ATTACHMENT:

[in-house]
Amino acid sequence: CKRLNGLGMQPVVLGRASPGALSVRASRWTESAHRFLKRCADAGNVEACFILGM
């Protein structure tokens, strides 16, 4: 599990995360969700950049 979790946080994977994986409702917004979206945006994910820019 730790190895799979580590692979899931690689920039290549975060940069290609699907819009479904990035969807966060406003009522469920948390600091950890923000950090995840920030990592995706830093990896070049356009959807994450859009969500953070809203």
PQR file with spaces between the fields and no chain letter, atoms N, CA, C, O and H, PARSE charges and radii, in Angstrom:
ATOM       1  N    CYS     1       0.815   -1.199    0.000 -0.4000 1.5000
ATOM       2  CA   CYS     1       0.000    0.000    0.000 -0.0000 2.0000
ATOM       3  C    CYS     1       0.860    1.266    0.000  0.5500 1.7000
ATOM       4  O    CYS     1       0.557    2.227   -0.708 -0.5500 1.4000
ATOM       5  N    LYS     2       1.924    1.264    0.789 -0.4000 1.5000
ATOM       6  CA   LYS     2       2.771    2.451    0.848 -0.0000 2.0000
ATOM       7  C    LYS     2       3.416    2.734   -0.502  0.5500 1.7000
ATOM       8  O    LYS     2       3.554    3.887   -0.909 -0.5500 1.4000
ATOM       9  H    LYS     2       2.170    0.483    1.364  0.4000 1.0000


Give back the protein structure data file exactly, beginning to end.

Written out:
[in-house]
Amino acid sequence: CKRLNGLGMQPVVLGRASPGALSVRASRWTESAHRFLKRCADAGNVEACFILGM
């Protein structure tokens, strides 16, 4: 599990995360969700950049 979790946080994977994986409702917004979206945006994910820019 730790190895799979580590692979899931690689920039290549975060940069290609699907819009479904990035969807966060406003009522469920948390600091950890923000950090995840920030990592995706830093990896070049356009959807994450859009969500953070809203």
PQR file with spaces between the fields and no chain letter, atoms N, CA, C, O and H, PARSE charges and radii, in Angstrom:
ATOM       1  N    CYS     1       0.815   -1.199    0.000 -0.4000 1.5000
ATOM       2  CA   CYS     1       0.000    0.000    0.000 -0.0000 2.0000
ATOM       3  C    CYS     1       0.860    1.266    0.000  0.5500 1.7000
ATOM       4  O    CYS     1       0.557    2.227   -0.708 -0.5500 1.4000
ATOM       5  N    LYS     2       1.924    1.264    0.789 -0.4000 1.5000
ATOM       6  CA   LYS     2       2.771    2.451    0.848 -0.0000 2.0000
ATOM       7  C    LYS     2       3.416    2.734   -0.502  0.5500 1.7000
ATOM       8  O    LYS     2       3.554    3.887   -0.909 -0.5500 1.4000
ATOM       9  H    LYS     2       2.170    0.483    1.364  0.4000 1.0000